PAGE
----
to others, potential applications might be electrode materials
for the increasing demand of batteries and high surface area
supercapacitor materials. Proper designed carbon materials
from the family of Aerographites could avoid typical problems
of electrode materials like low mechanical cycling stability,
degenerating electrical contacts, or non-optimized electrolyte
to surface ratio which might be tuned in by simple compression due to the negligible Poissons ratio of these sponge-like
structures.

Experimental Section
Templates preparation: The ZnO templates were produced in a recently
discovered method.[27] Zn powder (grain size 15 m) was mixed with
polyvinyl butyral powder (Kuraray Europe GmbH) in a mass ratio of
1 to 2. This mixture was heated in a muffle furnace with a heating
rate of 60 C min1 to 900 C. After 30 min a loose powder of
typically ZnO tetrapods was obtained. Further synthesis methods and
established recipes for the fabrication of ZnO structures can be found
in.[20] Compressed powder (densities ranging from 0.15 g cm3 to
0.8 g m3) was reheated for 3 to 4 h at 1200 C in ceramic rings (h =
10 mm, d = 15 mm) to form junctions.
CVD-Synthesis: Basic Aerographite configuration (hollow, with closed
graphitic shells) can be gained by placing ZnO templates in the maximum
temperature zone of a two zone split tube furnace (quartz tube; l = 1300

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Figure 3. Mechanical and electrical properties of Aerographite. a) Tensile and compression


test of the 180 g cm3 Aerographite variant (Figure 1e, SI, Figure S16), under tensile load the
maximum force and displacement was 31.1 mN and 0.4 mm. The inset shows the electrical
conductivity against compression. b) Material selection map, plotting the Youngs modulus/
density3 against the specific volume, parameters obtained from.[7,8,21] The inset shows a water
droplet on the surface of an Aerographite sample proving the superhydrophobicity of the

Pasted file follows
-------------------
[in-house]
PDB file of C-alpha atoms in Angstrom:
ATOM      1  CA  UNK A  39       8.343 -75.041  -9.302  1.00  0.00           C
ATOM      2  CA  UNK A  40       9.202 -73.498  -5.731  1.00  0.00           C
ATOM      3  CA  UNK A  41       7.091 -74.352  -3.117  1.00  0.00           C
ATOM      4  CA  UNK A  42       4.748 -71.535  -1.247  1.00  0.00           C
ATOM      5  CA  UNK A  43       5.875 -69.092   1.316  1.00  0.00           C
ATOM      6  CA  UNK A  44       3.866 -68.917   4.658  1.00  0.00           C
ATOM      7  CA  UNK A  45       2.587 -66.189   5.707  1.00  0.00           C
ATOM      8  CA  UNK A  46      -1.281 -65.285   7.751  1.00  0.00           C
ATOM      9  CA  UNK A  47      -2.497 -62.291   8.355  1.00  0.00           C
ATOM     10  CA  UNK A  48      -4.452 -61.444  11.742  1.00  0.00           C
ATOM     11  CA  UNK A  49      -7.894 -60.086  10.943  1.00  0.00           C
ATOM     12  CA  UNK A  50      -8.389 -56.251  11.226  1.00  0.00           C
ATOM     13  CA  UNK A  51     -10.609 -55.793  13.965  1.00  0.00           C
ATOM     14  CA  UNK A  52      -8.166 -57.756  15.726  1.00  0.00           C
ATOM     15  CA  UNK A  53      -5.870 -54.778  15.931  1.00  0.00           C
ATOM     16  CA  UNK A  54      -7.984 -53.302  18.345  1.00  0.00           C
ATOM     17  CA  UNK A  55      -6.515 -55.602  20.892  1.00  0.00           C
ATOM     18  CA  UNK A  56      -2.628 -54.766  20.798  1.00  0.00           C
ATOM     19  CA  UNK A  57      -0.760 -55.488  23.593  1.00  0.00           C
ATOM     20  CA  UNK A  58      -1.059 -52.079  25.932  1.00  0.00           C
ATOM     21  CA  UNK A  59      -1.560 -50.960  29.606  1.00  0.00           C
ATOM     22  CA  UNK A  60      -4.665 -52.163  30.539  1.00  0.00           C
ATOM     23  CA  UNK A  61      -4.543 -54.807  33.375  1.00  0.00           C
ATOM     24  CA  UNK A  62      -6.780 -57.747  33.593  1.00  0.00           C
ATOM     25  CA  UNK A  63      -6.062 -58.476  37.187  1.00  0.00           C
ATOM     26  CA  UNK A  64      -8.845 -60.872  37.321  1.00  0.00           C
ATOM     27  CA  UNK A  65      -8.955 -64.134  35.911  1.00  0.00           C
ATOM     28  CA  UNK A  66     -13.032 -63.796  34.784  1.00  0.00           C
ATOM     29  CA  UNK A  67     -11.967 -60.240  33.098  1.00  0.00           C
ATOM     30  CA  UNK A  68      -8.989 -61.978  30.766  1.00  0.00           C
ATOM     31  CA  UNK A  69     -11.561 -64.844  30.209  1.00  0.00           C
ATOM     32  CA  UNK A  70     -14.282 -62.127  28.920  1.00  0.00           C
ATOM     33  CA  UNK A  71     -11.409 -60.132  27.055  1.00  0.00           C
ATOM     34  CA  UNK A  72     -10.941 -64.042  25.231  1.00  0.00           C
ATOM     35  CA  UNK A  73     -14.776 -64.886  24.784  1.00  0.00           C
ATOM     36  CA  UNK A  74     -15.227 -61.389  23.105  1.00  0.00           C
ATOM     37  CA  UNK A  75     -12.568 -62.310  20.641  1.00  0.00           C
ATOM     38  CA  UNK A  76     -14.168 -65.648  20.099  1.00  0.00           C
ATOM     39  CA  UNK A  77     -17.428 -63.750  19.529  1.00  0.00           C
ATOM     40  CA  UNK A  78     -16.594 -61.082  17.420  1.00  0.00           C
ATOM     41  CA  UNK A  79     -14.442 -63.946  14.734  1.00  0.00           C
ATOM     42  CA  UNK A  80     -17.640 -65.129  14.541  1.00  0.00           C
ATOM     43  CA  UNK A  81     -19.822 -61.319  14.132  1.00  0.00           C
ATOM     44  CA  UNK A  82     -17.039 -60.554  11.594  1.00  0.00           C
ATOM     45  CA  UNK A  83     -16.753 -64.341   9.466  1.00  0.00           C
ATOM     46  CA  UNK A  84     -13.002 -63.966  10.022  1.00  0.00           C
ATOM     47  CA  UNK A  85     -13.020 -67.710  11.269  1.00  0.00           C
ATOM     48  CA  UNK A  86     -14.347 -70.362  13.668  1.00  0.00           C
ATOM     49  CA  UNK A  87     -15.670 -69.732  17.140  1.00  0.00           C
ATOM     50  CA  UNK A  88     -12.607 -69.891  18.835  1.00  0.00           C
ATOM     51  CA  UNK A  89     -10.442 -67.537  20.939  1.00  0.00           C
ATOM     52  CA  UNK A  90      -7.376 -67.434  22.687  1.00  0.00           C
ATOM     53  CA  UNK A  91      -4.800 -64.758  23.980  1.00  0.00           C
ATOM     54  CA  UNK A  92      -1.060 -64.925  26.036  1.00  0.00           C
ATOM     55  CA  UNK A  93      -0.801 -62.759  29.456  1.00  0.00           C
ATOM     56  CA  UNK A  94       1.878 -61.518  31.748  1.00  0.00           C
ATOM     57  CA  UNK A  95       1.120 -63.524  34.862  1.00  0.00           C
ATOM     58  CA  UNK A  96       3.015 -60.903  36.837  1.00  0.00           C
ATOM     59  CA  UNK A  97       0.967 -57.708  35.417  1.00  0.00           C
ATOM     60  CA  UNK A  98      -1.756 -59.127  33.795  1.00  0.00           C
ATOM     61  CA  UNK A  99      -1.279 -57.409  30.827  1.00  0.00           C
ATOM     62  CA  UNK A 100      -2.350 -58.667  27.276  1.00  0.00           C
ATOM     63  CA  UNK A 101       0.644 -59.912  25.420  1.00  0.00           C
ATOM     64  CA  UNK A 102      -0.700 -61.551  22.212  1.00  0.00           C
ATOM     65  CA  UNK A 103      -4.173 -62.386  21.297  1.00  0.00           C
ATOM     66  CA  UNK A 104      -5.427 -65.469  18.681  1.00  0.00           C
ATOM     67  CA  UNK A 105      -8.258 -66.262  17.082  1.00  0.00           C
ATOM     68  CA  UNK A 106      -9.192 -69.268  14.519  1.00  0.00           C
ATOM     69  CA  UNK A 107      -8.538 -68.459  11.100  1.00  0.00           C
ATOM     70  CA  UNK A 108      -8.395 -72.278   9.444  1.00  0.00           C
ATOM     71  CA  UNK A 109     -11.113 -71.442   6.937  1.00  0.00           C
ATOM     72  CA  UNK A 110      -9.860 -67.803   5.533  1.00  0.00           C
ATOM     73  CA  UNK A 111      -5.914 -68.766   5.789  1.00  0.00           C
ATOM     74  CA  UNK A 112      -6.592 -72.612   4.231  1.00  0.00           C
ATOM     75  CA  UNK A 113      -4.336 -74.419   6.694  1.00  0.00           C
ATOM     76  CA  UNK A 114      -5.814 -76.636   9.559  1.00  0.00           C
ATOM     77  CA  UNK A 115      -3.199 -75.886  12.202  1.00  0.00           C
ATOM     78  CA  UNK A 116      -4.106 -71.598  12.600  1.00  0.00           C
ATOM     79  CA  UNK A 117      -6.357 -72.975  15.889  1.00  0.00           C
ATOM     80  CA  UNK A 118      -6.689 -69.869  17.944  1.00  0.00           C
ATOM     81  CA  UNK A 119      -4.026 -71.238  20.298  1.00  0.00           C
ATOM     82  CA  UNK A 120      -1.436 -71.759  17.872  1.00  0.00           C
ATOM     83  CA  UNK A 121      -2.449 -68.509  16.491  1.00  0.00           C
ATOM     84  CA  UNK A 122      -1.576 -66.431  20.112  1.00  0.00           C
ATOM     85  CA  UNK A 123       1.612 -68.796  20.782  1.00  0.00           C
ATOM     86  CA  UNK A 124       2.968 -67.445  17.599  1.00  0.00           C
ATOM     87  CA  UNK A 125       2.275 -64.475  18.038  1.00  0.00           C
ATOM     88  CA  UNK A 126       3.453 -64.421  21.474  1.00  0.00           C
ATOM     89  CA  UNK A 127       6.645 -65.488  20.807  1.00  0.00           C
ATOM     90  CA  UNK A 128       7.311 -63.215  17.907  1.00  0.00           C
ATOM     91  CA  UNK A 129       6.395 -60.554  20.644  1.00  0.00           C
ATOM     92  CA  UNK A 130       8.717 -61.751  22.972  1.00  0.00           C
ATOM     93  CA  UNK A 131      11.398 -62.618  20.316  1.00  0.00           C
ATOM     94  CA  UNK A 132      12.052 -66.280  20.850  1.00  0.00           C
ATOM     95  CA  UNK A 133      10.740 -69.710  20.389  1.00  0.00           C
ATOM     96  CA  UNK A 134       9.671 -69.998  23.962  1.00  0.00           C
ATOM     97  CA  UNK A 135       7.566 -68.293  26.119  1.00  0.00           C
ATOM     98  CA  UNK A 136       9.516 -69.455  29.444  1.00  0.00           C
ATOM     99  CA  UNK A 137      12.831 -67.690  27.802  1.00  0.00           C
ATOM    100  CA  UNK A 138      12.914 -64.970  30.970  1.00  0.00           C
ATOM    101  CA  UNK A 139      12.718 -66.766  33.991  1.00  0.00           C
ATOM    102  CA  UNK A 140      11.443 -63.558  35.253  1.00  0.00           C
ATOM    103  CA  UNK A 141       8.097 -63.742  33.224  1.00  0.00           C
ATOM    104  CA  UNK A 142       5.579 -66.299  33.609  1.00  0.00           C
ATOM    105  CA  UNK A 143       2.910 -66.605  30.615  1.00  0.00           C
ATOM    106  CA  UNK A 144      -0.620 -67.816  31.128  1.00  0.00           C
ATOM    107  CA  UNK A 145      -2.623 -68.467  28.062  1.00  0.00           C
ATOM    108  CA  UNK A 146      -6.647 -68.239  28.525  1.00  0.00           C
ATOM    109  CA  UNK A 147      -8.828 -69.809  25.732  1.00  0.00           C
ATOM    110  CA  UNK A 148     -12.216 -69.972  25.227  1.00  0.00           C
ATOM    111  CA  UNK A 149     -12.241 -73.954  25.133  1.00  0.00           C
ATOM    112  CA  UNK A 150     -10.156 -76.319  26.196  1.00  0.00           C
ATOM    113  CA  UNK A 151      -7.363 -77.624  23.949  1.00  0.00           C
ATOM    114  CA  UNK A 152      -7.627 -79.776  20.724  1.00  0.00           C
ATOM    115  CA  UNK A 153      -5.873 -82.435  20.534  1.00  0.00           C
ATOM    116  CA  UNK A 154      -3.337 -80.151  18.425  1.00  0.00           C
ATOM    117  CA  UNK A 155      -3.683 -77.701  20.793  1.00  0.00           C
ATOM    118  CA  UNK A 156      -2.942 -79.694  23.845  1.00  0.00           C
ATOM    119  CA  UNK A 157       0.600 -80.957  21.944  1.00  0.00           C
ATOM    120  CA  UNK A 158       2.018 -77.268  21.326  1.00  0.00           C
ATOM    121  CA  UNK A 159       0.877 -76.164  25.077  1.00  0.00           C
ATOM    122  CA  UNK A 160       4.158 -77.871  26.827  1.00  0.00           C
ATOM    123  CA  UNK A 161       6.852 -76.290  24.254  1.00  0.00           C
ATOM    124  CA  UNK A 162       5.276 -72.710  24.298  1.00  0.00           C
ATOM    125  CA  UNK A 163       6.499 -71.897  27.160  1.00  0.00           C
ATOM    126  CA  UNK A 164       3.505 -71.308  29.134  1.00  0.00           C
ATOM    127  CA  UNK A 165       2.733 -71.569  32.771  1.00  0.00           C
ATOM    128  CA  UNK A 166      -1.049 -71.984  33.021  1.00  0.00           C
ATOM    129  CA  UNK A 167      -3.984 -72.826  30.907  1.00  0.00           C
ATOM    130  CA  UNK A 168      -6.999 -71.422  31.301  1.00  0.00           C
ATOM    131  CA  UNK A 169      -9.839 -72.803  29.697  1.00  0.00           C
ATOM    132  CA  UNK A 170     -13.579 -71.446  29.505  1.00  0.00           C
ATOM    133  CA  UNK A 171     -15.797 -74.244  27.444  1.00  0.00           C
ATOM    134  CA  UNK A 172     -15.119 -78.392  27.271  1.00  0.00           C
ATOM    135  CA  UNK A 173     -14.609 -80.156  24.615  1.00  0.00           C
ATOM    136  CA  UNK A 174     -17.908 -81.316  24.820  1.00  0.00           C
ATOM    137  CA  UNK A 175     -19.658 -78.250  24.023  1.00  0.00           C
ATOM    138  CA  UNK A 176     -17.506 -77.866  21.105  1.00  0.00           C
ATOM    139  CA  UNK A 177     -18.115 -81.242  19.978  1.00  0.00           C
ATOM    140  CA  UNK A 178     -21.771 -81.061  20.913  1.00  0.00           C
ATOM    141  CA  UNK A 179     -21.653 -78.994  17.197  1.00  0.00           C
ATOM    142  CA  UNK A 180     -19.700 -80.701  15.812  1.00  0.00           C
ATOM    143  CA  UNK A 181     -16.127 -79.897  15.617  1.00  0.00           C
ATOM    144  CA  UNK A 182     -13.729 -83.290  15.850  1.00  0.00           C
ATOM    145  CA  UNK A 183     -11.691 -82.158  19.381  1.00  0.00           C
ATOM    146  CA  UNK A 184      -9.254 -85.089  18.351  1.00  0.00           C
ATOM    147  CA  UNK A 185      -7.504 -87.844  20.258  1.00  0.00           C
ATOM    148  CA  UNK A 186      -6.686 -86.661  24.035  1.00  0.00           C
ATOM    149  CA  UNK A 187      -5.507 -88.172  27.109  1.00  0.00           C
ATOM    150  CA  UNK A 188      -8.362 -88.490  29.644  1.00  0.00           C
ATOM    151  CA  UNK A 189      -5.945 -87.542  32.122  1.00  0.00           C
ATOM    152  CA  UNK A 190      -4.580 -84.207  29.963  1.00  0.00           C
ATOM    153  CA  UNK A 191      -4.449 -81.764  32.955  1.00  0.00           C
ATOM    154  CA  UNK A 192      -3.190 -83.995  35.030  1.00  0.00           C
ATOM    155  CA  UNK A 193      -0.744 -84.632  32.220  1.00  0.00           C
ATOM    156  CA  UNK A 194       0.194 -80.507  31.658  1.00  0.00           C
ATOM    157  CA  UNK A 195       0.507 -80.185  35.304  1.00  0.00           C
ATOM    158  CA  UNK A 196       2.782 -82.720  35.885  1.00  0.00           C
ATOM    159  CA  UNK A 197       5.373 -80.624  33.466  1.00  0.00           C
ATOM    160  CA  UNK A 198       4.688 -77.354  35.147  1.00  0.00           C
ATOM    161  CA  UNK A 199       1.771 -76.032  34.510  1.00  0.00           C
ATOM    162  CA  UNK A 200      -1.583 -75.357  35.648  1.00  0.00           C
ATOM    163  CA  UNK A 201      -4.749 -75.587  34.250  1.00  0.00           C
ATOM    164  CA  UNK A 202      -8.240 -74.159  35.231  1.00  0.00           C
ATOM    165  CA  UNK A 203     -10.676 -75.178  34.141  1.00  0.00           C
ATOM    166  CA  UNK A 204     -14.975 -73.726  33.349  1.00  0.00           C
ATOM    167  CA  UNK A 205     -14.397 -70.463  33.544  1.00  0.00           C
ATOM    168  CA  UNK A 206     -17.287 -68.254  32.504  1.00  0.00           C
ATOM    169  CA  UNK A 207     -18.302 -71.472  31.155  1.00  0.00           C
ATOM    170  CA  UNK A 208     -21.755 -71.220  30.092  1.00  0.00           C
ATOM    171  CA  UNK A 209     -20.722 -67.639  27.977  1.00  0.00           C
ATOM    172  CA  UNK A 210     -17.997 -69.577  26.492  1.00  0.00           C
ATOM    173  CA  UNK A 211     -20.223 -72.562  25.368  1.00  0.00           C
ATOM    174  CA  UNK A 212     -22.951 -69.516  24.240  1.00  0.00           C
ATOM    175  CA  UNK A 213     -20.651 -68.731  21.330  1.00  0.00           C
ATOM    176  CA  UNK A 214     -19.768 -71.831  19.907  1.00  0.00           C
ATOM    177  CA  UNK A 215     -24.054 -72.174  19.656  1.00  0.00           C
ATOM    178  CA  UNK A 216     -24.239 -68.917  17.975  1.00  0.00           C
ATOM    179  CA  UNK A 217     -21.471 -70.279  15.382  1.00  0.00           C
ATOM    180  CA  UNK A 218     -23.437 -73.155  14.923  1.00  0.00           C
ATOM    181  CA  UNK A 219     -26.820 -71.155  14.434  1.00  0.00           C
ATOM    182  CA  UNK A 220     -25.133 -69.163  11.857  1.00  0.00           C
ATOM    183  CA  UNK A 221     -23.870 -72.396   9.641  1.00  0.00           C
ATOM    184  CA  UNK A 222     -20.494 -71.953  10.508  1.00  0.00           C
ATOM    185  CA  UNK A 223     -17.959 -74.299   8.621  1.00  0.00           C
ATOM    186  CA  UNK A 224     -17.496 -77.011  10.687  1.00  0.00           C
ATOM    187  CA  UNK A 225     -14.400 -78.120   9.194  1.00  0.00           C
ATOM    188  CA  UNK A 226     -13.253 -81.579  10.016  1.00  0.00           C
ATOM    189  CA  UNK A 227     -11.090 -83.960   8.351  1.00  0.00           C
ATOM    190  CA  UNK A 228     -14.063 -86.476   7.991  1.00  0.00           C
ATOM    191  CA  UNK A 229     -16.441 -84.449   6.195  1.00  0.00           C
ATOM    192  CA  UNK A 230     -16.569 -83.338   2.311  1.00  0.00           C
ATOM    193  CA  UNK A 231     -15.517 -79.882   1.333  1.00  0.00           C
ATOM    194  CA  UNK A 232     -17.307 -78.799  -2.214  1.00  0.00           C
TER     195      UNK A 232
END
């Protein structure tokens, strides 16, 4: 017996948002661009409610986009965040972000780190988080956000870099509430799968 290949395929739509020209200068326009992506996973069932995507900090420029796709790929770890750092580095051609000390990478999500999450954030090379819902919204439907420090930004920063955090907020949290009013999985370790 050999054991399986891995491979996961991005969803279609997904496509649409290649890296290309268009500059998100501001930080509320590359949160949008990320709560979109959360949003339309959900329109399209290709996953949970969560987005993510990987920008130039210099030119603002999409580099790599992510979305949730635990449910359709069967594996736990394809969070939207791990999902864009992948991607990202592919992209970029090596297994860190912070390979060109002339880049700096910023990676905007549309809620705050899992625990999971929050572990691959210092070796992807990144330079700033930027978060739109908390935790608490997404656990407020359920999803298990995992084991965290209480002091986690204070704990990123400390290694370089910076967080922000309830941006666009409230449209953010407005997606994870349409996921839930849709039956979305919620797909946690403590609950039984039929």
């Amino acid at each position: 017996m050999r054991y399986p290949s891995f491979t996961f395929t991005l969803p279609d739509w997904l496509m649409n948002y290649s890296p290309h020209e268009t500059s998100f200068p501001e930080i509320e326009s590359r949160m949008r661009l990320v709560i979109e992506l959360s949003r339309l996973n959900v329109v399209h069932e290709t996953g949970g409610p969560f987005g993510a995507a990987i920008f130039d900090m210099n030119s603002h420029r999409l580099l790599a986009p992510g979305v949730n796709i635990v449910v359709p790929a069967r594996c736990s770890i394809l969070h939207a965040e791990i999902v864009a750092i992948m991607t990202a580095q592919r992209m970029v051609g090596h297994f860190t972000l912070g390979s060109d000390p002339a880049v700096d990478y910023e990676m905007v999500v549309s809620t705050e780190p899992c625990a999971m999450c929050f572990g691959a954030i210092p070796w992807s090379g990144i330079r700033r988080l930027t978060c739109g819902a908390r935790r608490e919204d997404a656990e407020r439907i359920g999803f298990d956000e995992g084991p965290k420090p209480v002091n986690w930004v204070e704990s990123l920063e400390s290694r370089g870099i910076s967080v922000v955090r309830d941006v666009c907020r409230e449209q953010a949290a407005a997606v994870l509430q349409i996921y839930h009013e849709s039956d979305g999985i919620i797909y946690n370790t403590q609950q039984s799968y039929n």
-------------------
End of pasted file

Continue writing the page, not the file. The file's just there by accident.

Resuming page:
Aerographite. c) Tensile test of Aerographite (180 g cm3) until fracture. Inset: self-stiffening
effect at cycling tensile loading. d) Classical Ashby material selection map, plotting the Youngs
modulus against the density. The guidelines indicate the structural efficiency of the material.

mm; d = 110 mm): At a constant temperature profile


of 200 C in injection zone and 760 C in main
zone under Ar gas flow (0.02 L min1, atmosphere
pressure), injection of toluene (99% Alfa Aesar)
at 5.5 mL h1 is started. At start of the injection
by a syringe pump, gas flow rates are changed
to 0.2 L min1 Ar/0.02 L min1 H2 for 120 min. A
subsequent 45 min pure H2 (0.6 L min1) gas flow
without injection is followed by a 120 min mixed
atmosphere Ar/ H2 (0.2 L min1/ 0.02 L min1) with
injection of toluene. A final pure hydrogen treatment
with 0.6 L min1 was conducted for 20 min
until cooling down under pure Ar purge flow of
0.6 L min1. Synthesis depends on template surface
area and time depended variations of gas flow rates
or temperatures. For example, the parameters for
the ultra lightweight, hollow-framework variant are
given by a decreased 2 mL h1 toluene injection for
4 h with a 0.06 L min1 H2 and 0.2 mL min1 Ar
gas flow at 760 C and a 1 h post-treatment with
no injection and pure H2 flow of 0.09 L min1 at
800 C.
Capacitor setup: As electrolyte a 1 molar solution
of
tetraethylammonium-tetrafluoroborate
in
acetonitrile was used. The current collector was
made from aluminum and no separator membrane
was used. The capacitor setup was charged with
1.6 volts.

Supporting Information
Supporting Information is available from the Wiley
Online Library or from the author.

Acknowledgements
We gratefully acknowledge partial project funding DFG SFB 855-A5 and
Z1, R. A. DFG Heisenberg professorship, 183/5-2, Y. K. M. a Humboldt
grant and M. M. the Landesexzellenzinitiative Hamburg (LEXI) and the
Joachim Herz Stiftung.
Received: February 3, 2012
Revised: March 26, 2012
Published online: June 12, 2012